Back To Office Etiquette: The Next Normal Is Not The Old Normal

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In-person office work is coming back and with it, much uncertainty about etiquette. Just what it is “the next normal”?

While many restrictions have lifted, everything from handshakes, mask wearing, elevator capacity and in-person business meetings are causing a new level of pandemic anxiety for some employees.

Businesses must not assume the old pre-pandemic rules apply, and instead embrace this opportunity to evolve workplace practices.

In order for employers to help their teams navigate the awkward and anxious return to the office, here are a few different approaches to keep in mind.

Respect Employee Preference Levels

Remember that each employee may have had a very different experience with the pandemic–including those who have had a very challenging time, such as losing a loved one–which means there will be varying levels of comfort.

A good starting point for all employers is to create safe space for employees to share their individual concerns and preferences–without being expected to justify why or disclose their full medical history–and to respect them without judgement when planning back-to-work policies and protocols.

Similarly, in day-to-day encounters, employees should pause before initiating a handshake or removing their mask and ask colleagues their personal preference. Organizations should assume that employees will want to remain careful in the early days of returning to the office. This means keeping your distance and wearing masks when entering other offices, unless both parties agree otherwise.

Leaders Should Walk The Talk

During this uncertain time, business leaders must set a good example and demonstrate to their employees how to have conversations about preference levels.

Dr. Matthias Spitzmuller, Smith School of Business, Queen’s University

Employees might not be comfortable taking the first step and reaching out to co-workers about their preferences, but seeing their leader do this it will make it easier for them to share their preferences as well.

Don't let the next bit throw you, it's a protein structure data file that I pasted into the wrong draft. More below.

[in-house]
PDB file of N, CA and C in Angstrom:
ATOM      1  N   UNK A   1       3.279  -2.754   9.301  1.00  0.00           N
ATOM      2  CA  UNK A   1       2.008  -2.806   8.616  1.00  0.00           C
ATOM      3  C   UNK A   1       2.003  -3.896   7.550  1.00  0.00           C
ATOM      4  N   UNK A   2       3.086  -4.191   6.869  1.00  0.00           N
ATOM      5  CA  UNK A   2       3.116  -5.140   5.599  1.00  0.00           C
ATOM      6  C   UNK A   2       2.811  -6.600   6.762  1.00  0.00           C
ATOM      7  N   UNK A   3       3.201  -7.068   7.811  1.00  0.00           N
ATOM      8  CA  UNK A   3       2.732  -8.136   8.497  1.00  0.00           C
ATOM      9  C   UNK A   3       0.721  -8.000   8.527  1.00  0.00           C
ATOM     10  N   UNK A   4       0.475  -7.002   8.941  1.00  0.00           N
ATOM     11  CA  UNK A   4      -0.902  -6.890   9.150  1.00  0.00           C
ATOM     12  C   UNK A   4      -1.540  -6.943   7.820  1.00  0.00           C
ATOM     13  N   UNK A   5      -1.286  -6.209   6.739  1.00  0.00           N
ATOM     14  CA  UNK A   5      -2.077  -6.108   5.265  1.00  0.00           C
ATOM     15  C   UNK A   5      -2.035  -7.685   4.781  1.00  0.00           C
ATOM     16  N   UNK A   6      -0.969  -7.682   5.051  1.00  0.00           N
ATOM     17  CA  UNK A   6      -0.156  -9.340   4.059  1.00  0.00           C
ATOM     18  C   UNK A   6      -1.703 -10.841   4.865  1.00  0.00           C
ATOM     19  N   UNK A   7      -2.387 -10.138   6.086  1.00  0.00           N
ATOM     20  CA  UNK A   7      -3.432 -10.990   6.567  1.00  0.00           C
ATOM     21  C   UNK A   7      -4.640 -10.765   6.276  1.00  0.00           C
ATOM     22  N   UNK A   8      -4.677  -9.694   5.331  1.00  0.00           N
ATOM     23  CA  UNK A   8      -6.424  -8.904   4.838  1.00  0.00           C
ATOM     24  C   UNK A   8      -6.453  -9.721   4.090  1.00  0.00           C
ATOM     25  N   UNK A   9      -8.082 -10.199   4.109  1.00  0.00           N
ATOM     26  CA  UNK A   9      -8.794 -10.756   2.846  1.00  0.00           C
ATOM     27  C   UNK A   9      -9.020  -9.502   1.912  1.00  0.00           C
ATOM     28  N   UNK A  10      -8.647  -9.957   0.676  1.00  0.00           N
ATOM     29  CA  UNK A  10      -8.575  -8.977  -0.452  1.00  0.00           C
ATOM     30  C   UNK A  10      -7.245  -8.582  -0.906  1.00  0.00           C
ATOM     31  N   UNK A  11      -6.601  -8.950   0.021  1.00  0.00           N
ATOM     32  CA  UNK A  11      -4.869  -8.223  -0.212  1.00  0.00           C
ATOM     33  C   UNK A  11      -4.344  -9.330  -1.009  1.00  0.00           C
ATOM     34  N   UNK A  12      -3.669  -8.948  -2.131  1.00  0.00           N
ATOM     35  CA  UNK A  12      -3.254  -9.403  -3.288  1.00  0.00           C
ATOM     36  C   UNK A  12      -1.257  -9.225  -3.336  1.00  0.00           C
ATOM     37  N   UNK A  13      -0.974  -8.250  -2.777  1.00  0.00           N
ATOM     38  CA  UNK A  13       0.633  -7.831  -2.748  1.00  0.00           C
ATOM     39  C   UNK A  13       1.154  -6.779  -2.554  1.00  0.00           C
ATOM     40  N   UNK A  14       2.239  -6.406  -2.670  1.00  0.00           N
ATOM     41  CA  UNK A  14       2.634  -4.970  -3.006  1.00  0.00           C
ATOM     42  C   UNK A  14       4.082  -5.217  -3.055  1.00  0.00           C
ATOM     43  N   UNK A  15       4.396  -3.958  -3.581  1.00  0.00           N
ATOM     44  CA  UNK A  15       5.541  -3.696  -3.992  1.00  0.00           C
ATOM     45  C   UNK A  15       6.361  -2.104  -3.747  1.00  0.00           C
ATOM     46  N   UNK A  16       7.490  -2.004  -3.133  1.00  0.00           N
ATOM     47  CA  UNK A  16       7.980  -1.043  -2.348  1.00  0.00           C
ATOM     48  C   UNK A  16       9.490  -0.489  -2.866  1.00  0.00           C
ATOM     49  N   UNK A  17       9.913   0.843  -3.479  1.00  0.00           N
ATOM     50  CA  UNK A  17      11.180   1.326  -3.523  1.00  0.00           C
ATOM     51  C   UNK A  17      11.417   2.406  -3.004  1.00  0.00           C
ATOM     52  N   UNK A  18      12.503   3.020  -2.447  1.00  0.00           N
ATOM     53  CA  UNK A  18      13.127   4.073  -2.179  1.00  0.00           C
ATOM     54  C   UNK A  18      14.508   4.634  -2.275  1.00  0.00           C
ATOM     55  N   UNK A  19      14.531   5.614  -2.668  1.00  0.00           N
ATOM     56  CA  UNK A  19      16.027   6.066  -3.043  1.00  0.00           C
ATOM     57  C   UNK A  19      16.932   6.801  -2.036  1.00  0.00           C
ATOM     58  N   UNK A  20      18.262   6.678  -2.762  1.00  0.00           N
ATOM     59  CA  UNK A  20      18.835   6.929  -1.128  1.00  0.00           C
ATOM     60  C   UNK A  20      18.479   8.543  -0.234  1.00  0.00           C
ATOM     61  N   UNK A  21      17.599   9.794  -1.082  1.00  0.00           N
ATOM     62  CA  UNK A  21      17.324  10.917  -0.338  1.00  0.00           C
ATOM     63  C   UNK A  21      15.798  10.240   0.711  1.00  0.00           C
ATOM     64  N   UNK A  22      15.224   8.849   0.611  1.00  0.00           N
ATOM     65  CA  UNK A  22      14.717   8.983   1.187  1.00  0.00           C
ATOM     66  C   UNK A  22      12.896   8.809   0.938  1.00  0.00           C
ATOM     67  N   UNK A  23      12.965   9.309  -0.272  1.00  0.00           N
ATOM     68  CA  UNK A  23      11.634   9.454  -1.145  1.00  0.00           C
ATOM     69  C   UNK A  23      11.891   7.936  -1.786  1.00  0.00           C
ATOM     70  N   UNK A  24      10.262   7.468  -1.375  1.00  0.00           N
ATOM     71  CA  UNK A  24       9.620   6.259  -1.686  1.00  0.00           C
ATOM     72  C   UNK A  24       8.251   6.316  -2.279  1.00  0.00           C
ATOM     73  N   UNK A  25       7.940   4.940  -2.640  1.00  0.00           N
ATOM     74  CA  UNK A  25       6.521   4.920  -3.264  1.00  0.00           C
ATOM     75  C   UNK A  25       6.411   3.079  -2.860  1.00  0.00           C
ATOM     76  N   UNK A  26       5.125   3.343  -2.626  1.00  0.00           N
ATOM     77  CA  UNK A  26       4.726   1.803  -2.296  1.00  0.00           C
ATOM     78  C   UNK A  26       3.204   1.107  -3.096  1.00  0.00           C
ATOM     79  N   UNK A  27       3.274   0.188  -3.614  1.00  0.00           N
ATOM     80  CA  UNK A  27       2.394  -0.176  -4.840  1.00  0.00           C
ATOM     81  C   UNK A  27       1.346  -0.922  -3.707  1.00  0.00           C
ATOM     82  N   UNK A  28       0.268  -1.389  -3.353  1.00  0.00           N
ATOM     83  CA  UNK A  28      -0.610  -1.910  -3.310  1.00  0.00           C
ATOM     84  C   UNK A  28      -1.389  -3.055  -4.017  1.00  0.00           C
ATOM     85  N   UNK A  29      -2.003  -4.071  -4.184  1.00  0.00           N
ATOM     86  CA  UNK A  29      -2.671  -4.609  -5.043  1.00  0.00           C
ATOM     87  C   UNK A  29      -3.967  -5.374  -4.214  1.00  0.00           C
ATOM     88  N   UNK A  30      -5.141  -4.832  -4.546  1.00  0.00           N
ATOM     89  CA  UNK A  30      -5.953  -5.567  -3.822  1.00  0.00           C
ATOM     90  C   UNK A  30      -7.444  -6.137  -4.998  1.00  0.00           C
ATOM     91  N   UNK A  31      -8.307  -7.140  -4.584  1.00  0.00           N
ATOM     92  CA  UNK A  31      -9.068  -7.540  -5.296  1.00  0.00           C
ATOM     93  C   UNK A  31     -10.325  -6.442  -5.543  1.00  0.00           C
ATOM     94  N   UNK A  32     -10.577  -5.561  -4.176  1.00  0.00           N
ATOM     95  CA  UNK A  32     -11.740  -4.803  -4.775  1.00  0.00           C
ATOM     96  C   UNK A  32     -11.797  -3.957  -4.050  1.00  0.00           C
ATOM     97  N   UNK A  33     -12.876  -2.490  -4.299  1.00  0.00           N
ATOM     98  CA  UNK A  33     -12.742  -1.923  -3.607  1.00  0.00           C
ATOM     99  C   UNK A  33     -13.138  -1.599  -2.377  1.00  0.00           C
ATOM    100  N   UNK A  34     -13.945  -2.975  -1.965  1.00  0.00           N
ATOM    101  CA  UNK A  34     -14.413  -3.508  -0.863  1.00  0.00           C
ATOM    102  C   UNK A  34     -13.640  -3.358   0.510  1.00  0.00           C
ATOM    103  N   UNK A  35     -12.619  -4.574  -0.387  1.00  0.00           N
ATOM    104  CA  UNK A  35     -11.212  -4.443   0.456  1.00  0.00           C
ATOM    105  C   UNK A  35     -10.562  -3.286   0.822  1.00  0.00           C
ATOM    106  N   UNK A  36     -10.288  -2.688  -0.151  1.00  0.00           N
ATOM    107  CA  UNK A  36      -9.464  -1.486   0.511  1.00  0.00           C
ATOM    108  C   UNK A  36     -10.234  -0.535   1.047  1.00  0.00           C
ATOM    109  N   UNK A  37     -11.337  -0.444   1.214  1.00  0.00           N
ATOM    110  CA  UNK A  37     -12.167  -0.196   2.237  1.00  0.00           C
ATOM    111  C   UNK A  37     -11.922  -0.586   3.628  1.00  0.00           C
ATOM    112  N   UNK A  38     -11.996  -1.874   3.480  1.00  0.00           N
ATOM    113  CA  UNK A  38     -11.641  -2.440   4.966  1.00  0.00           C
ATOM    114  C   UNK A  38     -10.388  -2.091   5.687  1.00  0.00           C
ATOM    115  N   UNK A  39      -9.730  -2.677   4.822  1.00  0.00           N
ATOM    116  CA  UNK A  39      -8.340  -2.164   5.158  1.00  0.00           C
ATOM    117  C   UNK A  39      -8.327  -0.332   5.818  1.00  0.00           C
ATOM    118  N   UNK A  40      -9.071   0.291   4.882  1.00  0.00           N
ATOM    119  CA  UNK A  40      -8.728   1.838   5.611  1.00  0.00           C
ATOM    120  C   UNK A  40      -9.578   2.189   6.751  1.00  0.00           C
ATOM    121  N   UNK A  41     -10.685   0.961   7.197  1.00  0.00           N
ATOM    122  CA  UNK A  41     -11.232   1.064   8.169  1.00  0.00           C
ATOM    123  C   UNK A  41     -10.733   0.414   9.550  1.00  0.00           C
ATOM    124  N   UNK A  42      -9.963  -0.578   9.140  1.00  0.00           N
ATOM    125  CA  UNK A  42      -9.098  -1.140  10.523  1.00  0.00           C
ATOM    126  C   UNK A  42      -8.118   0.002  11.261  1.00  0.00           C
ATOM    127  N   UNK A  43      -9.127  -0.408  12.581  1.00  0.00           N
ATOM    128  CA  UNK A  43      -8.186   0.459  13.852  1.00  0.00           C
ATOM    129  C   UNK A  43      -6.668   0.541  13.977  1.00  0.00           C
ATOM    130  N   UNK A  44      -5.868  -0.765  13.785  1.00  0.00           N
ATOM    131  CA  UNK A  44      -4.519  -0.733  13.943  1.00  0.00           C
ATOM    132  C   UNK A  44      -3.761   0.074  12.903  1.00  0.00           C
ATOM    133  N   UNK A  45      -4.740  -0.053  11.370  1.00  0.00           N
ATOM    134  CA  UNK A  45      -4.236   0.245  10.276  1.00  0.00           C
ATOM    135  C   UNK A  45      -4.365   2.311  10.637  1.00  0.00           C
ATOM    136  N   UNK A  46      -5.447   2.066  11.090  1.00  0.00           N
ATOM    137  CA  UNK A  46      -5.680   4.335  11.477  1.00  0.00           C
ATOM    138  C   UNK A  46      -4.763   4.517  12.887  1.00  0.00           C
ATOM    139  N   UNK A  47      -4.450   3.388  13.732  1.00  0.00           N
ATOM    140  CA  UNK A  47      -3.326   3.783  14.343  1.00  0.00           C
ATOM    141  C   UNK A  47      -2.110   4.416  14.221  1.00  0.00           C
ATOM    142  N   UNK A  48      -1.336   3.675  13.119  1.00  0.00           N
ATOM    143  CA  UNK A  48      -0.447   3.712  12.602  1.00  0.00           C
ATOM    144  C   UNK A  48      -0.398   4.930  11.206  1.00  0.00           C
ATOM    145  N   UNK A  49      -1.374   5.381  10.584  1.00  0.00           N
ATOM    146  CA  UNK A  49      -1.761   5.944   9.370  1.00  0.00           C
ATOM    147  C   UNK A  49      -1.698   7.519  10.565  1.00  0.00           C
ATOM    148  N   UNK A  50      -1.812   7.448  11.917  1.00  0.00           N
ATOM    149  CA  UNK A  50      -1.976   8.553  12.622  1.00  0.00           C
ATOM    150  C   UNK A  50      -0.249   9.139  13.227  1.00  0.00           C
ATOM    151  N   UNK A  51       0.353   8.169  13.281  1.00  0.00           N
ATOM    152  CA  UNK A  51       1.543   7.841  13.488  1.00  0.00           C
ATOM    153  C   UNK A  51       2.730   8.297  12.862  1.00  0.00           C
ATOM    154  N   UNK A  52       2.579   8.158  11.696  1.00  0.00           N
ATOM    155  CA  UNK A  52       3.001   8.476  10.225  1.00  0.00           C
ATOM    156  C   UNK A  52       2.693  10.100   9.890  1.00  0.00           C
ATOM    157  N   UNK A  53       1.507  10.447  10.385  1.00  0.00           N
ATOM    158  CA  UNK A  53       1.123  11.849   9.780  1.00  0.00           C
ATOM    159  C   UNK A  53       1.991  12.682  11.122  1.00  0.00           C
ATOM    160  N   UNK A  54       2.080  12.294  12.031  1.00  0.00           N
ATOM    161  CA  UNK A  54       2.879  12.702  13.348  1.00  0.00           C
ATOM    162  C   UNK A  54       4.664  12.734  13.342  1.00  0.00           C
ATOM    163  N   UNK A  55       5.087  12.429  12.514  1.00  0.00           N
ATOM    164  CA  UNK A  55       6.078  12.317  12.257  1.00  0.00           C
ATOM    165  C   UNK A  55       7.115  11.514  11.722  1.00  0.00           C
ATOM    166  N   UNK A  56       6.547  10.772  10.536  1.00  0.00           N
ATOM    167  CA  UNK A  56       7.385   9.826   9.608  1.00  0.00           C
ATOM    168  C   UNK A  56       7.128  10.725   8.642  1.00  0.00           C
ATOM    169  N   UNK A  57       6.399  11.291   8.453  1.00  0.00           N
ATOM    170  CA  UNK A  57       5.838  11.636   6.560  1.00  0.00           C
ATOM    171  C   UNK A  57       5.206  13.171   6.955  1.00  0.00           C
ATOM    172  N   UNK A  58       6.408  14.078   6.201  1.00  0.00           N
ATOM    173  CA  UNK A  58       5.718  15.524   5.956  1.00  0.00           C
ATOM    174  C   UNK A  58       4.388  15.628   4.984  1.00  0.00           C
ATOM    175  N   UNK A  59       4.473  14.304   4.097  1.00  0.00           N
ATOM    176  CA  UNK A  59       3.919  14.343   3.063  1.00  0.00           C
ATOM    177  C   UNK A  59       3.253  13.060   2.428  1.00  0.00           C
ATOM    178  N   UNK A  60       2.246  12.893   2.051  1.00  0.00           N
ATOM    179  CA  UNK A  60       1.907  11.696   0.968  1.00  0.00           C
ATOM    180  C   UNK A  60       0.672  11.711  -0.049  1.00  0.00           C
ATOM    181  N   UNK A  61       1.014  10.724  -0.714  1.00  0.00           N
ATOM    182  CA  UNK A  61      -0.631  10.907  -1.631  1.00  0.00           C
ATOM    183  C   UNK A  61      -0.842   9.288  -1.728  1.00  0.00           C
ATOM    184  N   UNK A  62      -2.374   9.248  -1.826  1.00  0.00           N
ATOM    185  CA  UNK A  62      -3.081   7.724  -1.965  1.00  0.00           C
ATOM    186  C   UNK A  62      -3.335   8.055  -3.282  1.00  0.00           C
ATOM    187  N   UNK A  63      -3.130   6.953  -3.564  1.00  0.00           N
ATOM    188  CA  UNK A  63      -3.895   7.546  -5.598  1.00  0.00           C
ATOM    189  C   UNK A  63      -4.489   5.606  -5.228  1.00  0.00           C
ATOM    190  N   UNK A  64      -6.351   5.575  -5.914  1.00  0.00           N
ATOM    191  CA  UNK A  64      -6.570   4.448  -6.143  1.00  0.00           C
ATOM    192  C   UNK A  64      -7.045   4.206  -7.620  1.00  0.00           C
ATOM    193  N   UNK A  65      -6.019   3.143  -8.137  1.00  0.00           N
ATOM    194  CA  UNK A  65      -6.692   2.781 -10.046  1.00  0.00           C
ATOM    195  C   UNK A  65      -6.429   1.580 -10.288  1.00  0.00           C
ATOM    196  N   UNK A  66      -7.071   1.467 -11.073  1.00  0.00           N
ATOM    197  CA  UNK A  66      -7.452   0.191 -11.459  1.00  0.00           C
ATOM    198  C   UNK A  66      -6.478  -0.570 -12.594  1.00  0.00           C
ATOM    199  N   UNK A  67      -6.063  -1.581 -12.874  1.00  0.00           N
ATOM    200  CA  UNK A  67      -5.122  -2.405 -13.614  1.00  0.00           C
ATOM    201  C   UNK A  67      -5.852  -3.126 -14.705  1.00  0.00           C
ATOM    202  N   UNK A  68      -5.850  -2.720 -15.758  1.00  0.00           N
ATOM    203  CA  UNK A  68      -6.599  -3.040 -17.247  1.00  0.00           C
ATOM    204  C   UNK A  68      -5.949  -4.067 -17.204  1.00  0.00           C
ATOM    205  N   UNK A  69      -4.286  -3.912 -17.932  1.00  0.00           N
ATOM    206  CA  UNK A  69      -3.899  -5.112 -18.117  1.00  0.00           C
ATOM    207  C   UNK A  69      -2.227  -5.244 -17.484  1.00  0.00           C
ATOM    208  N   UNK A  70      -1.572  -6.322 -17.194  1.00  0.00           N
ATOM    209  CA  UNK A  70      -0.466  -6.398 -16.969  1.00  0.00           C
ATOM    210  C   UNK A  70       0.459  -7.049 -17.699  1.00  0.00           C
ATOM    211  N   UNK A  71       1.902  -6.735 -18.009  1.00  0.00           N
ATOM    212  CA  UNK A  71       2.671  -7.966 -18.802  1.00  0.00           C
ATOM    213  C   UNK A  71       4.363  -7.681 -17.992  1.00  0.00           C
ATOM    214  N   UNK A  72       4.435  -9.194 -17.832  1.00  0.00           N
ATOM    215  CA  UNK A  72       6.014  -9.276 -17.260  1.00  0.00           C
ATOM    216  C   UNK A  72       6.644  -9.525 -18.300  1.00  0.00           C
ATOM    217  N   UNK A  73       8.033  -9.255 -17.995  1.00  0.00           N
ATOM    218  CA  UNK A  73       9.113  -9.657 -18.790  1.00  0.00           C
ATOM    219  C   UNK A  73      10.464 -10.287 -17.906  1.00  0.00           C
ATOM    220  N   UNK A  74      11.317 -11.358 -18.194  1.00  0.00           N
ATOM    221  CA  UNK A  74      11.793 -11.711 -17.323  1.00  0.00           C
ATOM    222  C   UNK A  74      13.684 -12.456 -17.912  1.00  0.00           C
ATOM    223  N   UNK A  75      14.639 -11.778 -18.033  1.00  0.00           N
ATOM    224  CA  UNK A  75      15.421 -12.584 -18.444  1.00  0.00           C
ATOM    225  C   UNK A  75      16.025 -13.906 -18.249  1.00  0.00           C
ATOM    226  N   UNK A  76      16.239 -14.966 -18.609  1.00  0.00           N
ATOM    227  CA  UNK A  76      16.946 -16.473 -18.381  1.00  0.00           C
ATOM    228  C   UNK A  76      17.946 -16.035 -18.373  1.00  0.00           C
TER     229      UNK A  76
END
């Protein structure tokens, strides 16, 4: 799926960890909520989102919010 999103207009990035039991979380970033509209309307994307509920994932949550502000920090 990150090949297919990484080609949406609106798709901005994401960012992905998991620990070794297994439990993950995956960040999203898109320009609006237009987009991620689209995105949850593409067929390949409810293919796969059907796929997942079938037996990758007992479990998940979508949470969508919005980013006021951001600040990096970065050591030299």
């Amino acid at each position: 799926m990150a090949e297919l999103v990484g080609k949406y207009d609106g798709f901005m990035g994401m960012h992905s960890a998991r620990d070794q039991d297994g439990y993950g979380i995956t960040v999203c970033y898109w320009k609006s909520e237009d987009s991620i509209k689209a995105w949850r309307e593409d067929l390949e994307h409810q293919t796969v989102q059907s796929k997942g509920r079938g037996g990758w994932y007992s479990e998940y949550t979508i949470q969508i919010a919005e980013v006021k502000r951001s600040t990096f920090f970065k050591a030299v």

It is vital for leaders to create pathways and open the discussion as employees navigate return to office interactions.

Consult With Employees And Adjust The Pace Accordingly 

Think of the return to office as a team climbing a mountain together, where the slowest person determines the pace of the entire group.

By proactively having conversations with employees about how they are feeling and their comfort levels in different activities and scenarios, employers can adjust the pace according to the needs, fears, and apprehensions of those individuals who might be less comfortable.

Don’t leave the last person behind on the mountain.

Develop Convergence Over Time

Humans are creatures of habit and need time to adjust to changes and new expectations.

That was true when we were suddenly thrust into the pandemic, and the same is true as we are hopefully coming out of it.

Business leaders must give employees ample time to mentally prepare for big changes and slowly implement them.

Employers need to recognize that, for some employees, it may take a little bit longer than others to adjust.

For example, instead of immediately expecting all employees to be comfortable attending large, in-person social gatherings and events, slowly ease into these types of activities with small team functions, or even one-on-one engagements.

Offer Alternative Formats

In some instances, alternative approaches and formats might be required for those employees who are still uncomfortable with certain activities.

For example, instead of expecting an employee to be comfortable joining their colleagues for a meal inside a restaurant, consider booking a table on a patio or another outdoor activity at first.

Many organizations with hybrid work arrangements will also need to create hybrid events and meetings, where everyone can feel comfortable and included, whether they are in-person or attending virtually.

Be sure to avoid post-meeting decisions or important discussions that occur after virtual attendees sign off, and key takeaways of meetings should be summarized and circulated to keep everyone on the same page.

While the return to office will no doubt be challenging for many, employers can help their teams navigate office etiquette through communication, respect and leadership. Let’s embrace this opportunity to evolve workplace practices for the better.

 


 

Dr. Matthias Spitzmuller is an associate professor at Smith School of Business, Queen’s University. His research and teaching focuses on organizational behaviour and human capital management, more specifically team leadership, co-operative workplace behaviours and people analytics. Most recently, he co-founded the People Analytics Laboratory (PAL) at Smith. At PAL, he has helped organizations identify human capital management trends and work towards sustainable and engaging workplace practices during the pandemic. Before joining Smith, he worked as an assistant professor at the National University of Singapore.

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